A tool for building value proposition: Value Proposition Canvas

With the help of Value Proposition Canvas, the company can ensure that there are customers to its products and services on the market. The objective of the tool is to find the best possible product mix with which the company can understand what the customer wants to do with the company’s products or services. Also, it helps to recognize the benefits and sacrifices related to the product and to describe the process of creating value to the customer. You can use the tool to find out how your company’s customer segments match with your products or services.

The value proposition canvas​​​​​​​

Value Proposition Canvas can be used to develop customer understanding. It helps you understand what you have to learn about your customers and test your value proposition. With the canvas, you can develop customer understanding and put your various ideas into practice.


Value Proposition Canvas tutorial (in Finnish):


Trust is the key value to customers

Design ethnographer, service designer and service business developer, serial entrepreneur Anna Sutherland from Kolmas Persoona Oy was involved in coaching HIPPA project’s companies in the commercialization workshops organized at the turn of the years 2019–2020. In her work, Anna Sutherland combines qualitative research with storytelling and business thinking. This creates an effective understanding of the customer’s problems, wishes, appreciations – and the future potential that inspires the entire organization.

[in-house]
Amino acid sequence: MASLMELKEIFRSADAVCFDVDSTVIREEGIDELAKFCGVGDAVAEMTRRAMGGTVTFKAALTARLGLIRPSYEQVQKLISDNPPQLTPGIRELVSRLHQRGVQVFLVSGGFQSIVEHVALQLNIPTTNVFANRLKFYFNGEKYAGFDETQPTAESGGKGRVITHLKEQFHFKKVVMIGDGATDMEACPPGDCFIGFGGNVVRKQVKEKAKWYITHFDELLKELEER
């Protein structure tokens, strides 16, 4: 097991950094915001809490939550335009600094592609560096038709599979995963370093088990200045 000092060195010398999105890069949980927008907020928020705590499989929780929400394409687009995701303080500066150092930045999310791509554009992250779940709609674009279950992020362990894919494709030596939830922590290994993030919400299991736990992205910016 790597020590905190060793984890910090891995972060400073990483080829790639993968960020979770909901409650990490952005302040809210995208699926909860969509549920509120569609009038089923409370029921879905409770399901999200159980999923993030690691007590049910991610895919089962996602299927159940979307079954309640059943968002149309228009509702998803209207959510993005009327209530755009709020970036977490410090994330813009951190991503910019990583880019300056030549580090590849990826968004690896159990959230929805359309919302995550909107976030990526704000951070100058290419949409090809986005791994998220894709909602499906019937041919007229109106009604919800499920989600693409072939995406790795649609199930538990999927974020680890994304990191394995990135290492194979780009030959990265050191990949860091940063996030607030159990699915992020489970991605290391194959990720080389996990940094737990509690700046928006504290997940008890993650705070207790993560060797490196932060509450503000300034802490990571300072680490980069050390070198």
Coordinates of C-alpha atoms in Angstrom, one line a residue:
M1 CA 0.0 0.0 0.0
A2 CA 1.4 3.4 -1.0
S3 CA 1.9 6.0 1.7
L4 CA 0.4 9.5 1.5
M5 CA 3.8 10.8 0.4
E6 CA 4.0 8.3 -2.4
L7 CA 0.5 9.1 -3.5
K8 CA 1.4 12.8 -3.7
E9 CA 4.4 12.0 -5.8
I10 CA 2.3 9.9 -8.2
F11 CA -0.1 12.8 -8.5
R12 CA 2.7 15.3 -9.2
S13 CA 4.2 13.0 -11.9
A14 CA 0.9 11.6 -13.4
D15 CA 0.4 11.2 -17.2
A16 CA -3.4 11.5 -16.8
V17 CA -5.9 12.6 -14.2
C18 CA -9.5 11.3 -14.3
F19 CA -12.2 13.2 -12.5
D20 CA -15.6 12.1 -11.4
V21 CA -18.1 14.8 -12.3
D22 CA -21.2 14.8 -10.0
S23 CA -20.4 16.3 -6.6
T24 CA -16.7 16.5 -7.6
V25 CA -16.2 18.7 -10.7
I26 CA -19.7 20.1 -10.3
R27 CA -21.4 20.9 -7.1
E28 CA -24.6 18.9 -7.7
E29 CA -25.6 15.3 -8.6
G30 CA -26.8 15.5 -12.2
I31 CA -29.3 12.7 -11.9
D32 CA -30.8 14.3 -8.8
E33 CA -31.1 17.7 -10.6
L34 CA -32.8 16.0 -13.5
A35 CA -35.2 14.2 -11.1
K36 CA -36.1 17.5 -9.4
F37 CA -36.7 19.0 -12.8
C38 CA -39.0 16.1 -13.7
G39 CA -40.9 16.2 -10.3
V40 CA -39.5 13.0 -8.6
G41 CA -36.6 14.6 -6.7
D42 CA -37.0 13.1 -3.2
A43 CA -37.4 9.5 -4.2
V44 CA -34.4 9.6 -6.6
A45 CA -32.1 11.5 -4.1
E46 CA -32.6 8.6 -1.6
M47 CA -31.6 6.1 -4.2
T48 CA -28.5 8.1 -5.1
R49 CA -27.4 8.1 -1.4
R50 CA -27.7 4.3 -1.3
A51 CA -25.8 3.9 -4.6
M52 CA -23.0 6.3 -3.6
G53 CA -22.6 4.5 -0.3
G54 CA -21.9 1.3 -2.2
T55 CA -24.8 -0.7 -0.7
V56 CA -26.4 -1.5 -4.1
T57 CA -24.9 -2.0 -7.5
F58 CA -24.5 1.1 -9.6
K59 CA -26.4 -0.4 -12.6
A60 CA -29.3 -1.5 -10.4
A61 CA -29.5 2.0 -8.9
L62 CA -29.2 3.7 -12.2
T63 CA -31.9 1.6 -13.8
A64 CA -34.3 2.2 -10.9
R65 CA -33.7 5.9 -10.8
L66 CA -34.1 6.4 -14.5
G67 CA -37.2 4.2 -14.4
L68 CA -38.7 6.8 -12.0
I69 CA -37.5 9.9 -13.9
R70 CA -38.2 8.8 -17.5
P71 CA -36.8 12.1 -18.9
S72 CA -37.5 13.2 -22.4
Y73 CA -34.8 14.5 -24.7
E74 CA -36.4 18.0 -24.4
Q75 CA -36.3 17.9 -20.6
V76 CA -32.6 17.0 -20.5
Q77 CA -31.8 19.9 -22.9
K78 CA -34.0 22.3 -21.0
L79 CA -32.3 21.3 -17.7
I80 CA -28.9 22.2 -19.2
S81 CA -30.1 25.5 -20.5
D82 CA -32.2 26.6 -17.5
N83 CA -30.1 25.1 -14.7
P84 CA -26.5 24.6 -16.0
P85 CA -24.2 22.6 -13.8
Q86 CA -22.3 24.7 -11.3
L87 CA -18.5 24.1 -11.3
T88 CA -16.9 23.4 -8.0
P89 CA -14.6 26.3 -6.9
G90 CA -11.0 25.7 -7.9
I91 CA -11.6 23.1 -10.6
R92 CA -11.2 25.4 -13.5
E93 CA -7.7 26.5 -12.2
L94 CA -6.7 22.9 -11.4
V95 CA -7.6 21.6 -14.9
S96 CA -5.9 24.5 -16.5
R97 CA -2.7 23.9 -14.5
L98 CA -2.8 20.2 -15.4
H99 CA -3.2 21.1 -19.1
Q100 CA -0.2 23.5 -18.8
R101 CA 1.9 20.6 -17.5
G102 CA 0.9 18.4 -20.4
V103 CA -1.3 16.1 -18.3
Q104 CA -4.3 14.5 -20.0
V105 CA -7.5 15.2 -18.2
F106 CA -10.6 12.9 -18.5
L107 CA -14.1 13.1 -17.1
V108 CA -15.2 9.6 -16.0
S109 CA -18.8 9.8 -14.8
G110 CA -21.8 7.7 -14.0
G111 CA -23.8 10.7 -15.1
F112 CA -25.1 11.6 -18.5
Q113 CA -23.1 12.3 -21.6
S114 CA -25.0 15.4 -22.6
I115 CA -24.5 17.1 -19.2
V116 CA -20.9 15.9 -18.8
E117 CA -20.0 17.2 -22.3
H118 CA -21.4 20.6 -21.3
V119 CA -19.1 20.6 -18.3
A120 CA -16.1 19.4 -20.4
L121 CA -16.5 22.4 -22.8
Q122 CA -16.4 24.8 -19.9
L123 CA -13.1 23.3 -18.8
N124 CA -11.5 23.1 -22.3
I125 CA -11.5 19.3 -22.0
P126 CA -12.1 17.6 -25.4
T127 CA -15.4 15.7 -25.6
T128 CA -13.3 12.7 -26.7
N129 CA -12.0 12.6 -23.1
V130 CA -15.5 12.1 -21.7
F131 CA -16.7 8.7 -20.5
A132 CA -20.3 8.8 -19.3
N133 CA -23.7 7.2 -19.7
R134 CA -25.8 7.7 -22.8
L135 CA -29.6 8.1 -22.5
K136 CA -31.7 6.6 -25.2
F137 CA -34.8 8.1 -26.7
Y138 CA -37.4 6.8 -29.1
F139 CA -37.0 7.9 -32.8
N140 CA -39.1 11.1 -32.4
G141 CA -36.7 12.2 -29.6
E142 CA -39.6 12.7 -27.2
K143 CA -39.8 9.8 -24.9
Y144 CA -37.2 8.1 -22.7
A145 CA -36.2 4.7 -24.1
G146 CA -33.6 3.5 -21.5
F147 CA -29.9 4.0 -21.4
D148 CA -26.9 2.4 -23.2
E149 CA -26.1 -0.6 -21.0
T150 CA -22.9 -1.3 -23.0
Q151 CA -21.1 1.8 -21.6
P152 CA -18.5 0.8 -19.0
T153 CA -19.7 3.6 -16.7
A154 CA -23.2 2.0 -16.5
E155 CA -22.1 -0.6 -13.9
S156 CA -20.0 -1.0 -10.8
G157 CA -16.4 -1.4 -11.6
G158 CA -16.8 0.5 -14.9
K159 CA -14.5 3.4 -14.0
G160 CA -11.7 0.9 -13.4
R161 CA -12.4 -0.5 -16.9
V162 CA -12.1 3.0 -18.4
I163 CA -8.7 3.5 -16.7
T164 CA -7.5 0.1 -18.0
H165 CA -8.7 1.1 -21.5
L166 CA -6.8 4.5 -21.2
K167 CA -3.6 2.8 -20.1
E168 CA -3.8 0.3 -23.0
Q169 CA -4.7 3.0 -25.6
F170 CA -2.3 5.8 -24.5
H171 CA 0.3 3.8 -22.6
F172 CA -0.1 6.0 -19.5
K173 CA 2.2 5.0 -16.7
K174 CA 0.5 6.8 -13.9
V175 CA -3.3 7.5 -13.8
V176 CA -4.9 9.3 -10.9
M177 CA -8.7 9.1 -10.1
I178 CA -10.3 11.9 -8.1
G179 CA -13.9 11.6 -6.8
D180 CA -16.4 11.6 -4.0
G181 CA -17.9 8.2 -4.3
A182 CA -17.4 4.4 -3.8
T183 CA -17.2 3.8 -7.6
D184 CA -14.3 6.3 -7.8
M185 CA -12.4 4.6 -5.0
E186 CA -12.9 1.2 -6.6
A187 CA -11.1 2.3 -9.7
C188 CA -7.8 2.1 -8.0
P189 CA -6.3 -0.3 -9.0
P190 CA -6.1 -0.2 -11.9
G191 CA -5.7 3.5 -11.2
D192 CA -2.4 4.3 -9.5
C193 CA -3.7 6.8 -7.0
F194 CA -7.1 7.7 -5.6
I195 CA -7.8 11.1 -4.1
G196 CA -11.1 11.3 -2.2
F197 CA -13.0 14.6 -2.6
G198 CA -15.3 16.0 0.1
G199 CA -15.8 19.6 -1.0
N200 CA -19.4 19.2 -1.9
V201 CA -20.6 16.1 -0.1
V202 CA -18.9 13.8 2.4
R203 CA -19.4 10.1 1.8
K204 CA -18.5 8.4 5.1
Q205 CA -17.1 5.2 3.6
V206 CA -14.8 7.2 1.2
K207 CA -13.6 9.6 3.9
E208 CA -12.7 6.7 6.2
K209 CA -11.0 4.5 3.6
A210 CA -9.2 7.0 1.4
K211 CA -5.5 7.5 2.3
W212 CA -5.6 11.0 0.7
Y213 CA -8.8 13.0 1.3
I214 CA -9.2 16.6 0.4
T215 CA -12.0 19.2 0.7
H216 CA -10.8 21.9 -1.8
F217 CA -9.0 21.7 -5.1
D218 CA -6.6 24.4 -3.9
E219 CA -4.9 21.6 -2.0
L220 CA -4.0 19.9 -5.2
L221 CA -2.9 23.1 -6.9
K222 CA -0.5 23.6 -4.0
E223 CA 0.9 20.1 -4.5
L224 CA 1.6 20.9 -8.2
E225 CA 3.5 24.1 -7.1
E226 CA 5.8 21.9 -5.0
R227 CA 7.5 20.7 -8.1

”Every organisation’s most valuable asset and raison d’être is the customer. The thing that the customer finally appreciates most, in a given product or service, sometimes surprises even a seasoned service designer,” Sutherland said.

”I remember the astonishment of a person who was responsible for the substitute system of an elderly care home when we demonstrated her Joiku of Life, the gig work and well-being community of retired elderly care workers. The customer was not impressed by the well-designed, easy-to-use booking process or the speed of finding a substitute, but the trust. “So can I really trust that if I book a substitute from you to the night shift, he or she also comes to work?” Things that you take for granted may be something that solves the customer’s biggest problem. So, taking your customers onboard your processes in a regular, continuous and genuine way, is critical to the success of your company,” Sutherland added.